I’m a big believer in not feeling sorry for myself. Especially over something fairly minor like a broken toe.

But, I’m also a big believer in doing whatever I can to make myself feel better. So, I allowed myself a few minutes of cursing and despair, and then I thought about what this injury would give me the excuse to do that I don’t usually get a chance to do. You know, like binge watching something mindless or reading more books than usual…. or cooking even more.

And, one of the things that always makes me smile is reading all of my favorite food blogs. When I saw Caitlin’s awesome recipe for a sweet potato breakfast bowl on From My Bowl, I just knew I had to made a version of it.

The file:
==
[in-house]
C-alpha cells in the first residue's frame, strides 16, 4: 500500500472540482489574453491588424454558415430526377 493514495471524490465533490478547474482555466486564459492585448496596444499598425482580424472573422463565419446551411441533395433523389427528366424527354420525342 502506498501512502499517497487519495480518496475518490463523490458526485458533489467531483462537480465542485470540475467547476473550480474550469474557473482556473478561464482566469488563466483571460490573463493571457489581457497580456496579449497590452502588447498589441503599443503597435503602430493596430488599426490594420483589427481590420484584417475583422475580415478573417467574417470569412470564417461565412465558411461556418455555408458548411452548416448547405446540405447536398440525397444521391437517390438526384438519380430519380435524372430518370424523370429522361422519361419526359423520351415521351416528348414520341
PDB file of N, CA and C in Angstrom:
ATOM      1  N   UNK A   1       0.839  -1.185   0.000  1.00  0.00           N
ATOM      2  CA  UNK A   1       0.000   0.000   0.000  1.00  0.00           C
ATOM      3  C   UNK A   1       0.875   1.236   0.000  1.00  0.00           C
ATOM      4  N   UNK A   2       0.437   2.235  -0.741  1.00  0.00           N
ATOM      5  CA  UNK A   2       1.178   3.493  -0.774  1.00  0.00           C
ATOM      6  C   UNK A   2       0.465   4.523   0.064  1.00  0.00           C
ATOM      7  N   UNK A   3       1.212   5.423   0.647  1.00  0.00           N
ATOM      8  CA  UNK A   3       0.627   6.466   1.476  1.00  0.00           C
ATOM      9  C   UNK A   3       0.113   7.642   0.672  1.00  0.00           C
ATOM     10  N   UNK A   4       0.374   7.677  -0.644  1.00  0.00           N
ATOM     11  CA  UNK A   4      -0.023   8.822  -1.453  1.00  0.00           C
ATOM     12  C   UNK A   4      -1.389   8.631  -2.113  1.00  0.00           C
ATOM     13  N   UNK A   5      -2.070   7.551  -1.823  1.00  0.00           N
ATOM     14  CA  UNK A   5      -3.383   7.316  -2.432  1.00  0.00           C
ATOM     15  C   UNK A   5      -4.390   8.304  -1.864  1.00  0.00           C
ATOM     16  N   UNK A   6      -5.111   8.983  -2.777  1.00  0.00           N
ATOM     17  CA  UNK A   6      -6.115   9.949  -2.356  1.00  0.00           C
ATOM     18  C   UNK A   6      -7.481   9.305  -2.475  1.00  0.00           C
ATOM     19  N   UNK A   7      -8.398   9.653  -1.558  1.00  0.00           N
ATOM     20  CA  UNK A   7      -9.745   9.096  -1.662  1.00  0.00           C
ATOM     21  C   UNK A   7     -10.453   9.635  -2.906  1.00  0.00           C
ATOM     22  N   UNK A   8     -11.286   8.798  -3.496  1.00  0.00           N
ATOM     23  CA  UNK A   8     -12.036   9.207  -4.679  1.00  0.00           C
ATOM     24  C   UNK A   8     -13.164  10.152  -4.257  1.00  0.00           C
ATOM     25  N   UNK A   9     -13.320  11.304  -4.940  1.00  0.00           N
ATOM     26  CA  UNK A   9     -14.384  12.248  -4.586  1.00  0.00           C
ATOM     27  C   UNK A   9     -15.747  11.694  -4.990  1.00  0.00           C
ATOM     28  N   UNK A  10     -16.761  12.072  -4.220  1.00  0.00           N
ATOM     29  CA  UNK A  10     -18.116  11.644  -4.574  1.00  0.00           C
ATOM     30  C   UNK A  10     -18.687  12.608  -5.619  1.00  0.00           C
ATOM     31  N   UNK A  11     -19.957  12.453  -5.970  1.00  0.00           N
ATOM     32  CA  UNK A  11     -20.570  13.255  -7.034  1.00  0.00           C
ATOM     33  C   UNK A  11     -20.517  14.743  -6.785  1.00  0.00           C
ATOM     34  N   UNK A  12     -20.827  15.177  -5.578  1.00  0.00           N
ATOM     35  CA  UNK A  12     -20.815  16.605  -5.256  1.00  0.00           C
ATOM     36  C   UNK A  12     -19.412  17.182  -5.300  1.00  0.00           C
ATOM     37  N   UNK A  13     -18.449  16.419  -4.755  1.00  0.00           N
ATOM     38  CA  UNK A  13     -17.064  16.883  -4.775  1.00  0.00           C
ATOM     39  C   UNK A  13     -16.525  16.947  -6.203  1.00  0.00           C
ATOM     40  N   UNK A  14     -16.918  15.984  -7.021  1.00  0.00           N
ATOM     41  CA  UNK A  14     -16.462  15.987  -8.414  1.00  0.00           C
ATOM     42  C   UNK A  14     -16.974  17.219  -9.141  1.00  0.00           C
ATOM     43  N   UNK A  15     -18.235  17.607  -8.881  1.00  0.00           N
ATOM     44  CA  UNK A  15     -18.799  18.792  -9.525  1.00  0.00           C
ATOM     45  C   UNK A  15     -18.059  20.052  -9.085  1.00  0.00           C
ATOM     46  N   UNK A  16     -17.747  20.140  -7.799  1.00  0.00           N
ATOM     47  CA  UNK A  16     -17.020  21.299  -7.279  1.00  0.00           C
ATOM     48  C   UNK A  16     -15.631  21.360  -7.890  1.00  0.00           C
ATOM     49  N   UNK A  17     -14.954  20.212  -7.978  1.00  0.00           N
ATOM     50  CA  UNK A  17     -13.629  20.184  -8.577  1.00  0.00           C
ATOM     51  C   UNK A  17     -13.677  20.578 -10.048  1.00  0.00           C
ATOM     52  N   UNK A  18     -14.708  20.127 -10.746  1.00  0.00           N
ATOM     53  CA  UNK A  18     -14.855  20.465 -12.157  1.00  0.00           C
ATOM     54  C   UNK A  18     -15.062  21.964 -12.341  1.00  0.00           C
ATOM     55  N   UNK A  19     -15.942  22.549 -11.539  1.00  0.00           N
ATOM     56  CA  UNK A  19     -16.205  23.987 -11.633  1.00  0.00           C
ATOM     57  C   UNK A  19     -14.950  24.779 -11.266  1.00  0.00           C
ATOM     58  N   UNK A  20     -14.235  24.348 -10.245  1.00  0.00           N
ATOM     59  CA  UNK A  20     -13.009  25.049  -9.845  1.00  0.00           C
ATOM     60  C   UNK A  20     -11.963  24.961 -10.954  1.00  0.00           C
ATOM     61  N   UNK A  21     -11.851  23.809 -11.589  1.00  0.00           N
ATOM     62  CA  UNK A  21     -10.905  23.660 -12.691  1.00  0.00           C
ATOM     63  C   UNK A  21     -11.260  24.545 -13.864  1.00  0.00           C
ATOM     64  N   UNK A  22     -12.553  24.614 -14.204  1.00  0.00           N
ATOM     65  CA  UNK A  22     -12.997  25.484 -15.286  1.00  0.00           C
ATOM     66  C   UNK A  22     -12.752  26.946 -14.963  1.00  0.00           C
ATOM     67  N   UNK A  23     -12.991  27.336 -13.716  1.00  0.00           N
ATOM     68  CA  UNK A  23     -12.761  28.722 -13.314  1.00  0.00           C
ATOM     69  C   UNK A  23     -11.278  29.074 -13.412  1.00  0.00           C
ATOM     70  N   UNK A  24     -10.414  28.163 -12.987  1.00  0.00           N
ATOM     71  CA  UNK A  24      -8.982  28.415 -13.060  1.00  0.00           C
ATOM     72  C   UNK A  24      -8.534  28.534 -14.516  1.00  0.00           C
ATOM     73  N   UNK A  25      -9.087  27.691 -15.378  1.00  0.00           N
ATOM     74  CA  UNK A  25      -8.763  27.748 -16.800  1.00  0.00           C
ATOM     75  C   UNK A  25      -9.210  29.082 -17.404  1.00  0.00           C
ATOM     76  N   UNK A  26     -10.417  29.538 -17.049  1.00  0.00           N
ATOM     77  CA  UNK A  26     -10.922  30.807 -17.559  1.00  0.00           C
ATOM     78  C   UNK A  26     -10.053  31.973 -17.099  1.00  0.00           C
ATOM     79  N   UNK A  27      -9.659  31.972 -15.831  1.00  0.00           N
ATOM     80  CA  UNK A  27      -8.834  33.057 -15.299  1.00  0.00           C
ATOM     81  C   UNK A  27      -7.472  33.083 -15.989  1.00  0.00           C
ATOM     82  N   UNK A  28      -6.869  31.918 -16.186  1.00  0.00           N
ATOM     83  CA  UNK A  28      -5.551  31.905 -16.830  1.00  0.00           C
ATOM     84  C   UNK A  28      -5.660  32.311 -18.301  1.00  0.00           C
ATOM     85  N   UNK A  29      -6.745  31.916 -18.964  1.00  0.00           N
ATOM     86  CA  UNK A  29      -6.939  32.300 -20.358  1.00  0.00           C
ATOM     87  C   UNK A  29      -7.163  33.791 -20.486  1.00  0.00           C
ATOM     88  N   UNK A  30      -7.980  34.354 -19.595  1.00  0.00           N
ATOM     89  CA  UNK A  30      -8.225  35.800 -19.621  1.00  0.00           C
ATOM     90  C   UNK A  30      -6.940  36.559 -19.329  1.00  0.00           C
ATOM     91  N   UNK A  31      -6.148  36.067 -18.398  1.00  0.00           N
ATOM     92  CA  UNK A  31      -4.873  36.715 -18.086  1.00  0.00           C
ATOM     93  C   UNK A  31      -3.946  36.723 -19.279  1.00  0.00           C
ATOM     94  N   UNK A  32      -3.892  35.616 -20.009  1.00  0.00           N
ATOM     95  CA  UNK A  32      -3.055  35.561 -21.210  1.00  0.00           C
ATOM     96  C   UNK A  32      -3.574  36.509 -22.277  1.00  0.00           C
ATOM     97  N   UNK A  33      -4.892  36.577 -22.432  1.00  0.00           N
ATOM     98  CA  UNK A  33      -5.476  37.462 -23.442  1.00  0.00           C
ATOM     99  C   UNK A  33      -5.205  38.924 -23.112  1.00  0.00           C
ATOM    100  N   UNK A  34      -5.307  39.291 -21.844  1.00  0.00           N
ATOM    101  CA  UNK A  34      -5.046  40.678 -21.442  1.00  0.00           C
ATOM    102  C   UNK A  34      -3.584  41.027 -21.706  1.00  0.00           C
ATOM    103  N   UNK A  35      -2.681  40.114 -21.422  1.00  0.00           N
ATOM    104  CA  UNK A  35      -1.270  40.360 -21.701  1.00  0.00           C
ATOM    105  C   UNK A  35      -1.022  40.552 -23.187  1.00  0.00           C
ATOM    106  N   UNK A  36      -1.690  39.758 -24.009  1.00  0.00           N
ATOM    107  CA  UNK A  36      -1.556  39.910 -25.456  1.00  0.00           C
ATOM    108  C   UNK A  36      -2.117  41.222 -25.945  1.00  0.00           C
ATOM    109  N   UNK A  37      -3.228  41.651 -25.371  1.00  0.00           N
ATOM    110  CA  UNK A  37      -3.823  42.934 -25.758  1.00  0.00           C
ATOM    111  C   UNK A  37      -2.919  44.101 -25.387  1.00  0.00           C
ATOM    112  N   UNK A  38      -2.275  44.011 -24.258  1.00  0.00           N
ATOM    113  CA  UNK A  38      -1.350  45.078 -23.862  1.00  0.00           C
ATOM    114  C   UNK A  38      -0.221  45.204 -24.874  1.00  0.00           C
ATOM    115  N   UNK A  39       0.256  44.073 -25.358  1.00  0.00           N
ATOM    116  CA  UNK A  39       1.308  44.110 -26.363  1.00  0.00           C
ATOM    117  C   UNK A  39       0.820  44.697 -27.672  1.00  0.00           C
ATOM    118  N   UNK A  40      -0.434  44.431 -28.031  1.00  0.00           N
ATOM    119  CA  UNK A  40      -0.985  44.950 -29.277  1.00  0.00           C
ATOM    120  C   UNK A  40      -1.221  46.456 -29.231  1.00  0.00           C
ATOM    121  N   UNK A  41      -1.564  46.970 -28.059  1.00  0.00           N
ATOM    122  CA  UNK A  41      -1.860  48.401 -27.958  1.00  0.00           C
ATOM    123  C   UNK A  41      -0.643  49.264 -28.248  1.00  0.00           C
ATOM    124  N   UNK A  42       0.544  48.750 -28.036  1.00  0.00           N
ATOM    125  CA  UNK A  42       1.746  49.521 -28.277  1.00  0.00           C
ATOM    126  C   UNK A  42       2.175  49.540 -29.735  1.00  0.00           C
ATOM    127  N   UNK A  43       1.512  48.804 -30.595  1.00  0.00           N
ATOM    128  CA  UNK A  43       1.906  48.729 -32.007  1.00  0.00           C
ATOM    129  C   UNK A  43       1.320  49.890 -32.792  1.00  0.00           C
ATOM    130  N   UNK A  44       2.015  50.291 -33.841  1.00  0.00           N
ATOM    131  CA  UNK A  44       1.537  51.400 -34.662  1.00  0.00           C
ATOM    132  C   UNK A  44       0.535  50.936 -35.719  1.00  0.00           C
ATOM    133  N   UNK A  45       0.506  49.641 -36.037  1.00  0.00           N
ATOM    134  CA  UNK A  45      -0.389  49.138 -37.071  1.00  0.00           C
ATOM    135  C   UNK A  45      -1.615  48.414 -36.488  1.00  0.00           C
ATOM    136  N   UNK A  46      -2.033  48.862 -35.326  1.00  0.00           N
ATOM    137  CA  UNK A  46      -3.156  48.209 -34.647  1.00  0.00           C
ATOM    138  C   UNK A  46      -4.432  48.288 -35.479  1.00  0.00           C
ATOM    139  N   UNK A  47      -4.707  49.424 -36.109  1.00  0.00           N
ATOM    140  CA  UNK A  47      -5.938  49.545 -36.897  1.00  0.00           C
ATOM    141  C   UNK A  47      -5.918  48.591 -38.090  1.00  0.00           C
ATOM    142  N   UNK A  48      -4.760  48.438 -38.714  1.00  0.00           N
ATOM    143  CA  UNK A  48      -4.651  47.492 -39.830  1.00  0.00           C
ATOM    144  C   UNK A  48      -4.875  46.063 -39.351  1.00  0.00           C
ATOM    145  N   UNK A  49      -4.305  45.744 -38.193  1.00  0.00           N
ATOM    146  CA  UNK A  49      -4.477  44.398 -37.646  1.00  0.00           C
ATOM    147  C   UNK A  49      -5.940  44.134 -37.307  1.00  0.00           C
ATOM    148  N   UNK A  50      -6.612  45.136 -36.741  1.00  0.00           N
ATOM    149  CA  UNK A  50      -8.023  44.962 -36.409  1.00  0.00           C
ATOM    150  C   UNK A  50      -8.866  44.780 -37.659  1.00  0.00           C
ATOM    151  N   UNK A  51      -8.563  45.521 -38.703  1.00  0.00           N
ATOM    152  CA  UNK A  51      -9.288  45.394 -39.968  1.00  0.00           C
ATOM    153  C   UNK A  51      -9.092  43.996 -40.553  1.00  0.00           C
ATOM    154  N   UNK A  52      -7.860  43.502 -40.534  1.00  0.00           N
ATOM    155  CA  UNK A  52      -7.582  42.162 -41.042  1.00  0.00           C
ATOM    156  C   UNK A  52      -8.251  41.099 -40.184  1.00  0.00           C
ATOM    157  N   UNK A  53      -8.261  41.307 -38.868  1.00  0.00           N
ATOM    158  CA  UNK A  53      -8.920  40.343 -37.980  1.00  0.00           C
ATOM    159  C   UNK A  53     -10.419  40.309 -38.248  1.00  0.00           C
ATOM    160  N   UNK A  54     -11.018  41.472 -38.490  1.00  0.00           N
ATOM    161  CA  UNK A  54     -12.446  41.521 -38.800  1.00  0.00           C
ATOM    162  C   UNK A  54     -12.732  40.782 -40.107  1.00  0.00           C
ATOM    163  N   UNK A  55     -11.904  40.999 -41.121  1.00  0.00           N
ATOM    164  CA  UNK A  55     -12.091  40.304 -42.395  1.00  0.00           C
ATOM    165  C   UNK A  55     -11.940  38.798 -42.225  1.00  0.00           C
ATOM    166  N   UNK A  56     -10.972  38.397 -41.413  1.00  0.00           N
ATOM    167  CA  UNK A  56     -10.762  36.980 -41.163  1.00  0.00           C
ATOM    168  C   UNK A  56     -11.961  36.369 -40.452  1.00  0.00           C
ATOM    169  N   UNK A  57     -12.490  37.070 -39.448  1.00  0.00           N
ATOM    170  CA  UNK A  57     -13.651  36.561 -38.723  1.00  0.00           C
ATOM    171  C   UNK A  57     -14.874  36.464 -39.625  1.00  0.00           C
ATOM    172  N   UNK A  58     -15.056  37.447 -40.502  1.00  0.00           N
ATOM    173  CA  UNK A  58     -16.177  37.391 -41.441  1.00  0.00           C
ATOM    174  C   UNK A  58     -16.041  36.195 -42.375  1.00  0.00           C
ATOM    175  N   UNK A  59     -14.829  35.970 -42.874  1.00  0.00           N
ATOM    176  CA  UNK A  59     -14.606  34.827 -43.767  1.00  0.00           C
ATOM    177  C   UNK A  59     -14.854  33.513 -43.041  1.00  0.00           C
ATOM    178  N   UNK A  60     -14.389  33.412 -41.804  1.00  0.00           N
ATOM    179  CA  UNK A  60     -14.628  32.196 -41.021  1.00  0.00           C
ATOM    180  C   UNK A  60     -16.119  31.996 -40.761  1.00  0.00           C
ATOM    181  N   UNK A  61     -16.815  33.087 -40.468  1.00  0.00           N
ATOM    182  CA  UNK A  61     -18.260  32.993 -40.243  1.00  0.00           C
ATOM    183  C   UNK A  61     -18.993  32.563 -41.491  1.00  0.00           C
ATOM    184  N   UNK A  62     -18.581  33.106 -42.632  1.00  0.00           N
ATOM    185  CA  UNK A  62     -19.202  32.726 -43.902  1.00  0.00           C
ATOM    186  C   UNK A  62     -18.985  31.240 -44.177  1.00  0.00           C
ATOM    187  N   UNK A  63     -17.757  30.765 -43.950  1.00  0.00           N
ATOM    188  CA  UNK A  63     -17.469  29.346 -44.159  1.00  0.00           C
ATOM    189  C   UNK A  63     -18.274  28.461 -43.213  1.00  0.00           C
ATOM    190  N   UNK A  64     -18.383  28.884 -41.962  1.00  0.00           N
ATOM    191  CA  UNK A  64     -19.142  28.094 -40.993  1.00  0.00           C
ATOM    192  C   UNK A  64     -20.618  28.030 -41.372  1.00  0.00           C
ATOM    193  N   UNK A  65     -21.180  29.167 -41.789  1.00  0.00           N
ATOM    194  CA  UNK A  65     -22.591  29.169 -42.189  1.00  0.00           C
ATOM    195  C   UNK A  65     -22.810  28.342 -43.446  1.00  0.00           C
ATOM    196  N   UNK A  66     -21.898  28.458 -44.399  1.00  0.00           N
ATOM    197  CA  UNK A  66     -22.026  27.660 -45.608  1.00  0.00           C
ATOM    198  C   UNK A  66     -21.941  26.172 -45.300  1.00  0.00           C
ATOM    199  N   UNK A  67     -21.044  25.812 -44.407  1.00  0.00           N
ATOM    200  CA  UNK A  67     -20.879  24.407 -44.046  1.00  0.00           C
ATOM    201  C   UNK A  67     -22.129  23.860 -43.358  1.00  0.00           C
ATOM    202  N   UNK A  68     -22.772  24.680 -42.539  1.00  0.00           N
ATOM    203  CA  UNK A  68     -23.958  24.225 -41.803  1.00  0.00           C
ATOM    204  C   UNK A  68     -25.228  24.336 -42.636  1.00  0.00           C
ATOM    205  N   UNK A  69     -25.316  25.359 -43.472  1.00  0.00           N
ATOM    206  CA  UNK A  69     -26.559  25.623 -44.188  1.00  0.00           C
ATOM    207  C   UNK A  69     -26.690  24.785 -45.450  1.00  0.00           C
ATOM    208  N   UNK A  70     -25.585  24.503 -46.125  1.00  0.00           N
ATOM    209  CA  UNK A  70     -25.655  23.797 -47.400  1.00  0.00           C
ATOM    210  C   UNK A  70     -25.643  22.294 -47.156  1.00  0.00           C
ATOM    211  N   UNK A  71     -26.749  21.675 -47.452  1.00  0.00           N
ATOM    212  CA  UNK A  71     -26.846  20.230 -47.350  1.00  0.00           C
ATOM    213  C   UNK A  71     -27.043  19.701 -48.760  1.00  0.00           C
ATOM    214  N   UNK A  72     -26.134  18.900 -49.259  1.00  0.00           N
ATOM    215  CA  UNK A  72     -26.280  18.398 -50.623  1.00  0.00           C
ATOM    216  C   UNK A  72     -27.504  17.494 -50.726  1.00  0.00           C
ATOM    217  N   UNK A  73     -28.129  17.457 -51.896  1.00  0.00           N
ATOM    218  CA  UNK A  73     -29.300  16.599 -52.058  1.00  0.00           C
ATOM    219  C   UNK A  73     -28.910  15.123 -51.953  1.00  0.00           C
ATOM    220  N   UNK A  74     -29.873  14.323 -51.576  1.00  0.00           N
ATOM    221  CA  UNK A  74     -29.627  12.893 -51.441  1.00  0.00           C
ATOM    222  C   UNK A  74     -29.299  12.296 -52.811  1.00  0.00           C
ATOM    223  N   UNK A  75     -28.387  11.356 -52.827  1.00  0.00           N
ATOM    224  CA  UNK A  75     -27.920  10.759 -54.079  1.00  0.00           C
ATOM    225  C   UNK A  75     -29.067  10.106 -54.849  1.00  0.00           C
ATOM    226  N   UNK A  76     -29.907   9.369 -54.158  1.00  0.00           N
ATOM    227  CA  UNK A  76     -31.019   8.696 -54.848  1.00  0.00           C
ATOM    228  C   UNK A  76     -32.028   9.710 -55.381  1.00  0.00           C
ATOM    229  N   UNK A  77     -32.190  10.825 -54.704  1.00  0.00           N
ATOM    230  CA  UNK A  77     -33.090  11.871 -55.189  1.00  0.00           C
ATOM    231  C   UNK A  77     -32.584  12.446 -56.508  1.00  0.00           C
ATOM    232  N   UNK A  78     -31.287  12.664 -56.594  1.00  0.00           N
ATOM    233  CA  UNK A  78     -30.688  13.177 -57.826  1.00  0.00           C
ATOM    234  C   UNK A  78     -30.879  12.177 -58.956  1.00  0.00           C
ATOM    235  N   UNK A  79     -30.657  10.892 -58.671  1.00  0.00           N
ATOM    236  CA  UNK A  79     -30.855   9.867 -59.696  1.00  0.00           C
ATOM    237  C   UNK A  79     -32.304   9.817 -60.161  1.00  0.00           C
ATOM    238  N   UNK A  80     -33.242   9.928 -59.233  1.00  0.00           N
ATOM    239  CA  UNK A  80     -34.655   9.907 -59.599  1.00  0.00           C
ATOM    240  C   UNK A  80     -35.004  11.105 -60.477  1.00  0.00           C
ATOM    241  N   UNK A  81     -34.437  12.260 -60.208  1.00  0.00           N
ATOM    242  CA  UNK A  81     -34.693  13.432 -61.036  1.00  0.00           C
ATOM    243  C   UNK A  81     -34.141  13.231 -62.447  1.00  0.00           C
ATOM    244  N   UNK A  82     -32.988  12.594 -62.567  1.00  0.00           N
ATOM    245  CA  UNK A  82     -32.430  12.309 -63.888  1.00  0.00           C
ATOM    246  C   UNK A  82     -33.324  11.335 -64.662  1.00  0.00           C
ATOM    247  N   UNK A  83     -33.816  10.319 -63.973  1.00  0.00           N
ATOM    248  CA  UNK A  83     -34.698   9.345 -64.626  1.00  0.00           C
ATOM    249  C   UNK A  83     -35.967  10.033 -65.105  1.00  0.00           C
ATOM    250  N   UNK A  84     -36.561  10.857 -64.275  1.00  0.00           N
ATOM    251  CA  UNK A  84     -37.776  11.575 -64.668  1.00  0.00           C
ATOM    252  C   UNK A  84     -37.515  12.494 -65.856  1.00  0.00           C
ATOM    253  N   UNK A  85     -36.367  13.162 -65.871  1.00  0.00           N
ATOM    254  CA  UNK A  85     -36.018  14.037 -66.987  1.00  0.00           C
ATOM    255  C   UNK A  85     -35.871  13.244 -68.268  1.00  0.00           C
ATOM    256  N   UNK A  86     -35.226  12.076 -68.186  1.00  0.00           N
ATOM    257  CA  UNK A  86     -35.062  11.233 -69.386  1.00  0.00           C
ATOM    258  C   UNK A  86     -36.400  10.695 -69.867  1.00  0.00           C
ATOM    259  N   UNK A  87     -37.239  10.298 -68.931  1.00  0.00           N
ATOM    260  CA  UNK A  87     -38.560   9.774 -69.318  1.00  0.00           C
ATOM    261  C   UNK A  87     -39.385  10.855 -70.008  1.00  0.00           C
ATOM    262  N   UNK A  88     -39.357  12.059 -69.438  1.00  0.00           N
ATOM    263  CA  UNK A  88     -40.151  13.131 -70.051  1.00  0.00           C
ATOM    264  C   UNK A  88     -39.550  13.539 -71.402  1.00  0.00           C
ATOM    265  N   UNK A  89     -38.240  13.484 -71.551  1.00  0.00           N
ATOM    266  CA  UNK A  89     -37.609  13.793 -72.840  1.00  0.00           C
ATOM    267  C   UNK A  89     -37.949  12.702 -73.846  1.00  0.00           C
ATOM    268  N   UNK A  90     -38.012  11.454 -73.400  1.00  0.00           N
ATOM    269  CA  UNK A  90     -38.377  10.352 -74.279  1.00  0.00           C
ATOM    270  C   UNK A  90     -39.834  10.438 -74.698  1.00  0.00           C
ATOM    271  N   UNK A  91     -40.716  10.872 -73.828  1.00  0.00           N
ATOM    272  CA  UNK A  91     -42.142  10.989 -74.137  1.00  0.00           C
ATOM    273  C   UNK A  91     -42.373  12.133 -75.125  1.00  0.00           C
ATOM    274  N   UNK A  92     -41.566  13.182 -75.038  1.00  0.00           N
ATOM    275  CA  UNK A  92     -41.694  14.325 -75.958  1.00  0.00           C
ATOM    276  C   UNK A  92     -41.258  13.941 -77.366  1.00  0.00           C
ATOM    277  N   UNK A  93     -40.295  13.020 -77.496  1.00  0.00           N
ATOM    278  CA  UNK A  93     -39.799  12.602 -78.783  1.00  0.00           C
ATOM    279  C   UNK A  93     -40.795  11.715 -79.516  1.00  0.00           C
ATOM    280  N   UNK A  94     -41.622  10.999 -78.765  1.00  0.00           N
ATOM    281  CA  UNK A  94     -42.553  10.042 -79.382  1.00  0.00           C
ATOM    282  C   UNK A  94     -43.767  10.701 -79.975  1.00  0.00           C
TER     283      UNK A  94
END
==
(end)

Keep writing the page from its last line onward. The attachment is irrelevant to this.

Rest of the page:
Okay, so here’s where I connect the dots of my ramblings… creamy, comforting, warming bowls of food always make me feel better. That’s how this creamy sweet potato bowl came to be. This bowl actually made me so happy that I made it three days in a row. And, if I hadn’t run out of some of the ingredients, I could have continued to make it for a few more days.

One of the awesome things about this recipe is that you can customize it any way you like. And it’s really easy. All you do is roast the sweet potatoes and combine the flesh with a few ingredients. After you scoop the creamy mixture into your favorite bowl, you can top it with whatever makes you happy. I was so in love with the bowl I made the first day, I made it exactly the same way each day I ate it… and I rarely eat the same exact thing twice. So, I highly recommend this creamy sweet potato bowl recipe it appears below.

creamy sweet potato bowlcreamy sweet potato bowl

Here are some of the healing ingredients in this creamy sweet potato bowl: